According to the results of the seventh general population and housing census, which was held in 2004, Dutch is the most spoken home language in the country, at around 60% of the population speaking it at home.[17] A further 24% of the population speaks Dutch as a second language.[18][17] Sranan Tongo, is spoken primarily as a second language in 46% of households, along with 22% Sarnami Hindustani and 11% Javanese.


The following religious statistics have been reported as of 2012:[19]


  1. ^ As Surinamese is primarily a national identity made up of various ethnic and religious groups, a large number of mutually unintelligible languages are spoken in the country and by the Surinamese diaspora. Other than Dutch and Sranan Tongo, these are not spoken by the majority but rather only within the racial or ethnic minority group, even though Sranan Tongo is mostly spoken by the Creoles. Dutch, as the language of law, education, media and business, and Sranan Tongo, as the most widely spoken vernacular.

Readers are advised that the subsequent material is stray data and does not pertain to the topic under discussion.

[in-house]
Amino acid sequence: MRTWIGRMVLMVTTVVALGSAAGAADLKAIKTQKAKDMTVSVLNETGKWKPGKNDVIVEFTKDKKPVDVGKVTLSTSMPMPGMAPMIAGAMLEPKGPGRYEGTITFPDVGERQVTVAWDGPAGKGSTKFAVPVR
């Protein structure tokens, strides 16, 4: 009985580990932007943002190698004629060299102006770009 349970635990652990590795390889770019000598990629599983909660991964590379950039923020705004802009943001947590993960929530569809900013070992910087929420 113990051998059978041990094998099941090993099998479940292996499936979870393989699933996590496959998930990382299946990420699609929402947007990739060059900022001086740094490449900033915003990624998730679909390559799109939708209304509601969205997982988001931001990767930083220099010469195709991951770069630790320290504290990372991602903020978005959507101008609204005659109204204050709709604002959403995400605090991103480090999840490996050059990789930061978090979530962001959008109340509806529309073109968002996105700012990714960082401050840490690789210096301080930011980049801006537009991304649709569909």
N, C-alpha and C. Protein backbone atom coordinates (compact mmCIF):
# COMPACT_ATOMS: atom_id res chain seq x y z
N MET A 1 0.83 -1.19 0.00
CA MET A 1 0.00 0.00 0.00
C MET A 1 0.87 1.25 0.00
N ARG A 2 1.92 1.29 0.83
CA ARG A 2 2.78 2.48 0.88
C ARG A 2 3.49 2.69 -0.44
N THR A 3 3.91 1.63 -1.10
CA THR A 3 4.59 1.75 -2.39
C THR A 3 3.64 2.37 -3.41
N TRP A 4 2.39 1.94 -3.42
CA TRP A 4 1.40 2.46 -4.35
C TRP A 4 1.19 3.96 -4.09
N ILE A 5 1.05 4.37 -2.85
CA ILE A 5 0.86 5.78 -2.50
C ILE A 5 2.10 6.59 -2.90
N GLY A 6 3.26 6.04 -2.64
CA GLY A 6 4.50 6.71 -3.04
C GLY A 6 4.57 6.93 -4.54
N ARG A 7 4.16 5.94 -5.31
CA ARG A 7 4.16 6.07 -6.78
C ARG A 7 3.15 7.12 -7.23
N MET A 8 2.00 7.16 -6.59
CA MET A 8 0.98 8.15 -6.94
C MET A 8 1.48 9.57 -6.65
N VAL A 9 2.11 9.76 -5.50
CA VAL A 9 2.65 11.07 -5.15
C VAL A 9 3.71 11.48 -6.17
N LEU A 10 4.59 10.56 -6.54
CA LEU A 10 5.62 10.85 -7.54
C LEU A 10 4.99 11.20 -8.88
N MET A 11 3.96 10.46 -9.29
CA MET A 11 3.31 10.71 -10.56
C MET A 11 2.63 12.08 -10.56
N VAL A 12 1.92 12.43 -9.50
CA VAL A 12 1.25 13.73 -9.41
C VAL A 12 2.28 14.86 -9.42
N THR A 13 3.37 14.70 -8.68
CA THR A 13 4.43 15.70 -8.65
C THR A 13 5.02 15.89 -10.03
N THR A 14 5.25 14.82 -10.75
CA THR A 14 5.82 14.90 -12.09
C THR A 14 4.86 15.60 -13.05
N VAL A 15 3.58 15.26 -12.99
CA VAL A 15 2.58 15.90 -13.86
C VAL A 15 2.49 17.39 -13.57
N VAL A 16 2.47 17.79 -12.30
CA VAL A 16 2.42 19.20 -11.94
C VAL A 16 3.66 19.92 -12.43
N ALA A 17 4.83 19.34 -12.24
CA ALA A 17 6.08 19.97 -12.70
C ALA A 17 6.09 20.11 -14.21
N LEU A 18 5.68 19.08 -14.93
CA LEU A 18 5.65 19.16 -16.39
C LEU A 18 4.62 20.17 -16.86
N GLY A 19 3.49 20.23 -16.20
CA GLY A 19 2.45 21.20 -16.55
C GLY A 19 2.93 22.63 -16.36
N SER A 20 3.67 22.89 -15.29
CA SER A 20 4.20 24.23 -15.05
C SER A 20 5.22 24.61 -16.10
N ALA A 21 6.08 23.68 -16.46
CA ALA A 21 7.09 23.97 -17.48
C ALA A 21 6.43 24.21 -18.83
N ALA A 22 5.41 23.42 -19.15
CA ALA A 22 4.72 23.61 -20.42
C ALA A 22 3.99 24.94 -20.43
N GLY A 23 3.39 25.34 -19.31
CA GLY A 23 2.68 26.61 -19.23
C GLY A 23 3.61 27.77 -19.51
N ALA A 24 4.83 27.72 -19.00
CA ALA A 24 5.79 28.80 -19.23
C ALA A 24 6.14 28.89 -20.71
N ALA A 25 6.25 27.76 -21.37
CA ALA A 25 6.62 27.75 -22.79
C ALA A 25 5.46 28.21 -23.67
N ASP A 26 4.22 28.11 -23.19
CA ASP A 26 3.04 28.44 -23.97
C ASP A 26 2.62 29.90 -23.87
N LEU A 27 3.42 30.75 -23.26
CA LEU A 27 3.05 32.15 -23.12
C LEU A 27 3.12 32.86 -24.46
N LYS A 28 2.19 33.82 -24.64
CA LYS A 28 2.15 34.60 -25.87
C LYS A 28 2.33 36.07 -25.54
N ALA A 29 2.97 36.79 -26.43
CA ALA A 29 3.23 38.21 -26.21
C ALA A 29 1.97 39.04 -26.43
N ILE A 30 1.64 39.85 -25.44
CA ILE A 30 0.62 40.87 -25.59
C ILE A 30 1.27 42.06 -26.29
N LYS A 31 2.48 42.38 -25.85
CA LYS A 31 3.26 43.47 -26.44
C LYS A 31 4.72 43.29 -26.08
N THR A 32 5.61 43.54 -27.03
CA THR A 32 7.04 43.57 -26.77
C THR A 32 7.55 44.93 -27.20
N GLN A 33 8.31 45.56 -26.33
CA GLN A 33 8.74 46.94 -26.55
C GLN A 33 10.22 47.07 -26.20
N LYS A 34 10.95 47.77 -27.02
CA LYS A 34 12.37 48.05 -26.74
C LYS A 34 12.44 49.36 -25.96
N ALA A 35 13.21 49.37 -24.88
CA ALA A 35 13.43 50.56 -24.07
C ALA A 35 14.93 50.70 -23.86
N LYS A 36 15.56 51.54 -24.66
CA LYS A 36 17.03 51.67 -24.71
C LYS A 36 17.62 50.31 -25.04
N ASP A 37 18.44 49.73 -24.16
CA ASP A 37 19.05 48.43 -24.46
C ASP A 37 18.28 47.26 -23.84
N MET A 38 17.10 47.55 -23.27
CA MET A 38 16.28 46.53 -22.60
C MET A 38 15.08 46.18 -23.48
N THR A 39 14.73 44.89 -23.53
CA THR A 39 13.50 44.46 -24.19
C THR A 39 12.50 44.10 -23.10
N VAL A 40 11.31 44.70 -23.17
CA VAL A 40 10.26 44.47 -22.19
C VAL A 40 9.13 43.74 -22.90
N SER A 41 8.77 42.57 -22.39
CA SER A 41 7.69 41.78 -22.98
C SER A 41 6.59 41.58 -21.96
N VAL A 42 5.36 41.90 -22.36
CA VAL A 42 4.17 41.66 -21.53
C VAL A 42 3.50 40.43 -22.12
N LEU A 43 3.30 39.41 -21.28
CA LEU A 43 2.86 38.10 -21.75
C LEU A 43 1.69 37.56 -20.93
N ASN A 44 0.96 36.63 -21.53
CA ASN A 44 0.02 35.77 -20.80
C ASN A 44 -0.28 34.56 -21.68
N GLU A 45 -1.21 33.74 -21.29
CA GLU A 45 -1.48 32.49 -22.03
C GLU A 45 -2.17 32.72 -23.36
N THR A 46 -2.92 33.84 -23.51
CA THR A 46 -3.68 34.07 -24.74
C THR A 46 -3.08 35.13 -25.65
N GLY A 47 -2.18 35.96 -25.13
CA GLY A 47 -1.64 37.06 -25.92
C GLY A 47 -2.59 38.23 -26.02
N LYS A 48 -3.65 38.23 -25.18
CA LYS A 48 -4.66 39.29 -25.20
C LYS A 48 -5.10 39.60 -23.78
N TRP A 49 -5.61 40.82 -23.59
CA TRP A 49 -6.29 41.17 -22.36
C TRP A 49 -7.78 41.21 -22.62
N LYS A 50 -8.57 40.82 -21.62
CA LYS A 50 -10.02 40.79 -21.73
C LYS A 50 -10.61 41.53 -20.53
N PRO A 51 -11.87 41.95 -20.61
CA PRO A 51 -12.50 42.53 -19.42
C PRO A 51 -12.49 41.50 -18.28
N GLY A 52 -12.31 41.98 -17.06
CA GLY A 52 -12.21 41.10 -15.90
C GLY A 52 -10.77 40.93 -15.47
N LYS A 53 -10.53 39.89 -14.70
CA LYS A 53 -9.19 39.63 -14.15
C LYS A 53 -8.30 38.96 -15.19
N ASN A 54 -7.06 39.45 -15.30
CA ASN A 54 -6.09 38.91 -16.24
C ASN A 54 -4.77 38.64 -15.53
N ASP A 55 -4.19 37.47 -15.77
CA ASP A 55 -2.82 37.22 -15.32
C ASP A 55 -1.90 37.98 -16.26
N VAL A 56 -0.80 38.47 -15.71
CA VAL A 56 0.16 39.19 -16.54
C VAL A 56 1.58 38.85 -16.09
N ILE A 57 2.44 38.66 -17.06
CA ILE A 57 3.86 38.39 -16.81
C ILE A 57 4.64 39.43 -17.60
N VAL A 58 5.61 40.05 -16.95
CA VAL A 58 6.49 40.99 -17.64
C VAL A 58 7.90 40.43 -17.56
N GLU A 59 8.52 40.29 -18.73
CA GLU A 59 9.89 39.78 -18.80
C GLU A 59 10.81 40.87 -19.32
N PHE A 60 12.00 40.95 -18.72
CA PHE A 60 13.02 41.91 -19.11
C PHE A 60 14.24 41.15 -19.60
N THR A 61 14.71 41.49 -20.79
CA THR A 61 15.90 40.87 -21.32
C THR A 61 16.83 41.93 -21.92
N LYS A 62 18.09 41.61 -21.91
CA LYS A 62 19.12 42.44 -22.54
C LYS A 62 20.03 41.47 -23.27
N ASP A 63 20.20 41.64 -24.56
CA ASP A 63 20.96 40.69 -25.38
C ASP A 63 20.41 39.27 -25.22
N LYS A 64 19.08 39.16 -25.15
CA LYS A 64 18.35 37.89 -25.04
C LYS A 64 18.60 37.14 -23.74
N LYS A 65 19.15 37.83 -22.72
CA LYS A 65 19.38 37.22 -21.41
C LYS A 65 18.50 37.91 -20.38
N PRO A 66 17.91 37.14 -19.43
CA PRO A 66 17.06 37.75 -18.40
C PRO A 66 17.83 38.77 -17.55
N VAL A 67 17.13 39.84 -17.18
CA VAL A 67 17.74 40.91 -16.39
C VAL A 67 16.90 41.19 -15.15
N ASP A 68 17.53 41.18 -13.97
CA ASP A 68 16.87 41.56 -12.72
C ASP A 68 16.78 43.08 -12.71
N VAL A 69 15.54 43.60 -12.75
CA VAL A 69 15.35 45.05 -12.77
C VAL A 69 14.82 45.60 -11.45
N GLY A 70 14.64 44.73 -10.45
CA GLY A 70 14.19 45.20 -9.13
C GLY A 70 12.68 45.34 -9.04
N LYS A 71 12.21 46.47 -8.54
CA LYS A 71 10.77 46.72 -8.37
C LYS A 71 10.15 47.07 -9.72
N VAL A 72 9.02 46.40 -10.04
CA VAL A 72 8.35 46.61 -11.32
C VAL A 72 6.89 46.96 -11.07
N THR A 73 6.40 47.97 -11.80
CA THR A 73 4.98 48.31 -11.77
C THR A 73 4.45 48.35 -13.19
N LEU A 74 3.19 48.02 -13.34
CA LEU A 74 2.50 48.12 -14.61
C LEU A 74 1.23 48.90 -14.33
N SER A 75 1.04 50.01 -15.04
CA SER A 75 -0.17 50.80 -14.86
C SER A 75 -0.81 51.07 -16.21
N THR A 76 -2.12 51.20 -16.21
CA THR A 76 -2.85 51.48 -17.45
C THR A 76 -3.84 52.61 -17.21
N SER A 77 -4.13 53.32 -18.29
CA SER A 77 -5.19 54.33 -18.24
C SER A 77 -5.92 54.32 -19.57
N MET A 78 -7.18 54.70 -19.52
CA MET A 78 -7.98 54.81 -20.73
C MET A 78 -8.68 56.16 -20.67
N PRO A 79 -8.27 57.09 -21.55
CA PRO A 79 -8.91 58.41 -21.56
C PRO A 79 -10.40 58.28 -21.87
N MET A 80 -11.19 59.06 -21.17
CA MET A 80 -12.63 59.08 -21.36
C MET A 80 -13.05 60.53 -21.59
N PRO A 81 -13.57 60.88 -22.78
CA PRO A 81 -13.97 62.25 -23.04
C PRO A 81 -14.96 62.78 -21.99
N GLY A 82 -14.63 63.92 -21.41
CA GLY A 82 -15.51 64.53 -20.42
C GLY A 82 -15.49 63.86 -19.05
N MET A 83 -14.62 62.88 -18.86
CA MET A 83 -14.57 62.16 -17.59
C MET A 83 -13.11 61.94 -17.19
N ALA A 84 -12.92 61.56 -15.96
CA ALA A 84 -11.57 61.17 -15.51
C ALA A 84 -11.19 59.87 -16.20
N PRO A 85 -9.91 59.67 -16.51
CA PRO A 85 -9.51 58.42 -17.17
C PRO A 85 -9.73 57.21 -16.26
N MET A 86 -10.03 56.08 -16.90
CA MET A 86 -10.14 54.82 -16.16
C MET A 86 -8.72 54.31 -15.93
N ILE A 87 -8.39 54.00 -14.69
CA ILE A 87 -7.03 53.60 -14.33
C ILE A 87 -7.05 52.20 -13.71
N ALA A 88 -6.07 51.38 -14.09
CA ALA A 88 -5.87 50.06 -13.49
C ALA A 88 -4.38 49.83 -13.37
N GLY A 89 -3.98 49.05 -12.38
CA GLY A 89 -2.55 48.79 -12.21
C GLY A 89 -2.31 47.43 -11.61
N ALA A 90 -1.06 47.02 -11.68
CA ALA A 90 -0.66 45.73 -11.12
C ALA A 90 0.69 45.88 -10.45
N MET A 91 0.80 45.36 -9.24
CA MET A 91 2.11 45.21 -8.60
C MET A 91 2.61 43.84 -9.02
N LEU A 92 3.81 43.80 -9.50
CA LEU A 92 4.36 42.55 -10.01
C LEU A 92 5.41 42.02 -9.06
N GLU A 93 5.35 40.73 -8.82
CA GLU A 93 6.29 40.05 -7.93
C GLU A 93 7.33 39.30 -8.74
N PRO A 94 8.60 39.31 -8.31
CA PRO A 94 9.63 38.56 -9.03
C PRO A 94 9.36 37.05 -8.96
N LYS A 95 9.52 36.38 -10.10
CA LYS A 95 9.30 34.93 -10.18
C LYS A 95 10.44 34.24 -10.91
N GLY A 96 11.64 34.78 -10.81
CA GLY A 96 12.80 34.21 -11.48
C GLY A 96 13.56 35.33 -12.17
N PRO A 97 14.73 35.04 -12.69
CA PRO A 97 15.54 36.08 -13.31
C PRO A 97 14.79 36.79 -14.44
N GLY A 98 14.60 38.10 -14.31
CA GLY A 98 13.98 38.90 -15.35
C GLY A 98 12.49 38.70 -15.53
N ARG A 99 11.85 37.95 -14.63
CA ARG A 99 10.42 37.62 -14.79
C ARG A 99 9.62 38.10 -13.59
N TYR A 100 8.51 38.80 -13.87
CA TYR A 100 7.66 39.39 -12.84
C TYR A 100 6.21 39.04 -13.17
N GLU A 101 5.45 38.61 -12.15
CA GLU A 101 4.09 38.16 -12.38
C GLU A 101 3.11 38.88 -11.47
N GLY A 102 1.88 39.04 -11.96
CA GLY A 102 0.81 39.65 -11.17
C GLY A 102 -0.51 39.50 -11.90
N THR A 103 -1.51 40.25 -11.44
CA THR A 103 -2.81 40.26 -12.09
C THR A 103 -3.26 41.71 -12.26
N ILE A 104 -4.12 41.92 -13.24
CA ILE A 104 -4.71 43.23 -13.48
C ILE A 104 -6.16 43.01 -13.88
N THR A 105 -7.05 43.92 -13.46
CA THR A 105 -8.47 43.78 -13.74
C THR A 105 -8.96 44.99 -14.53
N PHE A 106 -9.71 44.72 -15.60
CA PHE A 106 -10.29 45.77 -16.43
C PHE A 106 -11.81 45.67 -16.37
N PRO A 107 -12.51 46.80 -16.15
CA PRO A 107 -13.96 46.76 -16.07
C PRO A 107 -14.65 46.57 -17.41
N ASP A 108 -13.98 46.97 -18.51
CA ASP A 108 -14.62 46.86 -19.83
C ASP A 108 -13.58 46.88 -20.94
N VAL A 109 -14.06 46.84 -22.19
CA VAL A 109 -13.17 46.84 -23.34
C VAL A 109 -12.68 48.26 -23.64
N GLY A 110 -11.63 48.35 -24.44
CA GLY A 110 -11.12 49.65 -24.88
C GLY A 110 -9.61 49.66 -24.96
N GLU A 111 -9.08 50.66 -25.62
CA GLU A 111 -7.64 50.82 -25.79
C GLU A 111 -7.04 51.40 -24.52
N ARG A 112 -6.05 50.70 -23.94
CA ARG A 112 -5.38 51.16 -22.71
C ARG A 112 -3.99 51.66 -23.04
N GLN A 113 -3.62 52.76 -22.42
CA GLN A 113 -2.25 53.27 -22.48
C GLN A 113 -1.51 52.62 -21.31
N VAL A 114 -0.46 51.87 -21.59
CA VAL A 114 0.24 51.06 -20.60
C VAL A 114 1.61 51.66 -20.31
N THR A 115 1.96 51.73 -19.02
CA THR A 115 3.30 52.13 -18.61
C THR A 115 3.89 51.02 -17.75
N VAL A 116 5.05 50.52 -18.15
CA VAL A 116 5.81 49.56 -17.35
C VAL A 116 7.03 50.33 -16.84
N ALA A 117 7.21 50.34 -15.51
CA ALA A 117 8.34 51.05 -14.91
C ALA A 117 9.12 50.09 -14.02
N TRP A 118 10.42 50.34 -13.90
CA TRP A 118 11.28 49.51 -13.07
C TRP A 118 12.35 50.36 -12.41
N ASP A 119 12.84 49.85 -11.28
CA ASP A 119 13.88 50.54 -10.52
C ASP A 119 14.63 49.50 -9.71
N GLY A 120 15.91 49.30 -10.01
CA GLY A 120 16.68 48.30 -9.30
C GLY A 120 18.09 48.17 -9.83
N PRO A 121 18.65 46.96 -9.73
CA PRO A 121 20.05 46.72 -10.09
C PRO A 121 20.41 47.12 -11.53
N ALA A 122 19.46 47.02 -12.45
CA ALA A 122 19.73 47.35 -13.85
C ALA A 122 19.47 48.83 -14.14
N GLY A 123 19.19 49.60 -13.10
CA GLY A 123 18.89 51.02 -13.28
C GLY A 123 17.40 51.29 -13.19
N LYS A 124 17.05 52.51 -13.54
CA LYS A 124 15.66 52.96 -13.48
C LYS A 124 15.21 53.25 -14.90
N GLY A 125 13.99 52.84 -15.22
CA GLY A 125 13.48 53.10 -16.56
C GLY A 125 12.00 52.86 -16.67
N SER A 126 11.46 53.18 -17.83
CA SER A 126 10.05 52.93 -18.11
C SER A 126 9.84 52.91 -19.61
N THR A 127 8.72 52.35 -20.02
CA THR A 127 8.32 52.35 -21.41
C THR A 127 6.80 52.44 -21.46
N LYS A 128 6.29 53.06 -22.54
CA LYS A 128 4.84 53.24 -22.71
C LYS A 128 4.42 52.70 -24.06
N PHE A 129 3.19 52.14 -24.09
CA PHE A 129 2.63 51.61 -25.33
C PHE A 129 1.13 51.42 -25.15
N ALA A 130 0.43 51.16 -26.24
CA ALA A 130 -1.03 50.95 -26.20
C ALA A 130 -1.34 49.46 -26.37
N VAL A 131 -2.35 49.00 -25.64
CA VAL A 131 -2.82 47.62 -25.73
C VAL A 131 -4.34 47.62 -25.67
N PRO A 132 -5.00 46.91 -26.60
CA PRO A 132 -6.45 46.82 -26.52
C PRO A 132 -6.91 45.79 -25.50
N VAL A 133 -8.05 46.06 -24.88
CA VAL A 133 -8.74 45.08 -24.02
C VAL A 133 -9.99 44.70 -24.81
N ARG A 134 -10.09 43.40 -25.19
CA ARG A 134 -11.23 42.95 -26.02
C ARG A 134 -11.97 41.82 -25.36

1. ^ "World Population Prospects 2022". United Nations Department of Economic and Social Affairs, Population Division. Retrieved July 17, 2022.
  2. ^ "World Population Prospects 2022: Demographic indicators by region, subregion and country, annually for 1950-2100" (XSLX) ("Total Population, as of 1 July (thousands)"). United Nations Department of Economic and Social Affairs, Population Division. Retrieved July 17, 2022.
  3. ^ "CBS StatLine - Bevolking; generatie, geslacht, leeftijd en , 1 januari". Retrieved 5 October 2017.